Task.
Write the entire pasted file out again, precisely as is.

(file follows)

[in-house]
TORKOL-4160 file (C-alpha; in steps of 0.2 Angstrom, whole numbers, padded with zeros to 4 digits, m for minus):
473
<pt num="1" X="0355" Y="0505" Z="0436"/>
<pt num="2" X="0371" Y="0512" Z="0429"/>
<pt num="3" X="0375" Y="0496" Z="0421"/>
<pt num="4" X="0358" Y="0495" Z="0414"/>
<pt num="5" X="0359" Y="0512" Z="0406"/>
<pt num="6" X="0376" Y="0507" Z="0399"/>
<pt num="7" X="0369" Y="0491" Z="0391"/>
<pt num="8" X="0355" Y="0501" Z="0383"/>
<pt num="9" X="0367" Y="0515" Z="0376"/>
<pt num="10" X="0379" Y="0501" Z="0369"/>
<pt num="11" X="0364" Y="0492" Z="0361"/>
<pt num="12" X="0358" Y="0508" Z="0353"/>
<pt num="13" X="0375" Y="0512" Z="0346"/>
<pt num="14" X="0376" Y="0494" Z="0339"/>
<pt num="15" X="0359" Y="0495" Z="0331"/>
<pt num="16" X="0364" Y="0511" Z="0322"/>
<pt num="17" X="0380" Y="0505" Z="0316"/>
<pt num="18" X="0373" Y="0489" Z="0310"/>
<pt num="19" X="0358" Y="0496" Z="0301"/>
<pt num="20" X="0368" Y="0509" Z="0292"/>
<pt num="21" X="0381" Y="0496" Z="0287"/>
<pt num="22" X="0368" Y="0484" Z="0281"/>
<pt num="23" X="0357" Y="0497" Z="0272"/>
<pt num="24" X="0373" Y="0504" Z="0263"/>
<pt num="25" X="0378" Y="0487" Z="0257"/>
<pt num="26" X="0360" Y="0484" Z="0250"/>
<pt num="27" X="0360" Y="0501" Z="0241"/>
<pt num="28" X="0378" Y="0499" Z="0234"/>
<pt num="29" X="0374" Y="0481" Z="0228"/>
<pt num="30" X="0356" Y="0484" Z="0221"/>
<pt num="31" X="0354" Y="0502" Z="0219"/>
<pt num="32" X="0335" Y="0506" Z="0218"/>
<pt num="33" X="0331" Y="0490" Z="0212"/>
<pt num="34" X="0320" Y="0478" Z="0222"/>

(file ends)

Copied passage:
[in-house]
TORKOL-4160 file (C-alpha; in steps of 0.2 Angstrom, whole numbers, padded with zeros to 4 digits, m for minus):
473
<pt num="1" X="0355" Y="0505" Z="0436"/>
<pt num="2" X="0371" Y="0512" Z="0429"/>
<pt num="3" X="0375" Y="0496" Z="0421"/>
<pt num="4" X="0358" Y="0495" Z="0414"/>
<pt num="5" X="0359" Y="0512" Z="0406"/>
<pt num="6" X="0376" Y="0507" Z="0399"/>
<pt num="7" X="0369" Y="0491" Z="0391"/>
<pt num="8" X="0355" Y="0501" Z="0383"/>
<pt num="9" X="0367" Y="0515" Z="0376"/>
<pt num="10" X="0379" Y="0501" Z="0369"/>
<pt num="11" X="0364" Y="0492" Z="0361"/>
<pt num="12" X="0358" Y="0508" Z="0353"/>
<pt num="13" X="0375" Y="0512" Z="0346"/>
<pt num="14" X="0376" Y="0494" Z="0339"/>
<pt num="15" X="0359" Y="0495" Z="0331"/>
<pt num="16" X="0364" Y="0511" Z="0322"/>
<pt num="17" X="0380" Y="0505" Z="0316"/>
<pt num="18" X="0373" Y="0489" Z="0310"/>
<pt num="19" X="0358" Y="0496" Z="0301"/>
<pt num="20" X="0368" Y="0509" Z="0292"/>
<pt num="21" X="0381" Y="0496" Z="0287"/>
<pt num="22" X="0368" Y="0484" Z="0281"/>
<pt num="23" X="0357" Y="0497" Z="0272"/>
<pt num="24" X="0373" Y="0504" Z="0263"/>
<pt num="25" X="0378" Y="0487" Z="0257"/>
<pt num="26" X="0360" Y="0484" Z="0250"/>
<pt num="27" X="0360" Y="0501" Z="0241"/>
<pt num="28" X="0378" Y="0499" Z="0234"/>
<pt num="29" X="0374" Y="0481" Z="0228"/>
<pt num="30" X="0356" Y="0484" Z="0221"/>
<pt num="31" X="0354" Y="0502" Z="0219"/>
<pt num="32" X="0335" Y="0506" Z="0218"/>
<pt num="33" X="0331" Y="0490" Z="0212"/>
<pt num="34" X="0320" Y="0478" Z="0222"/>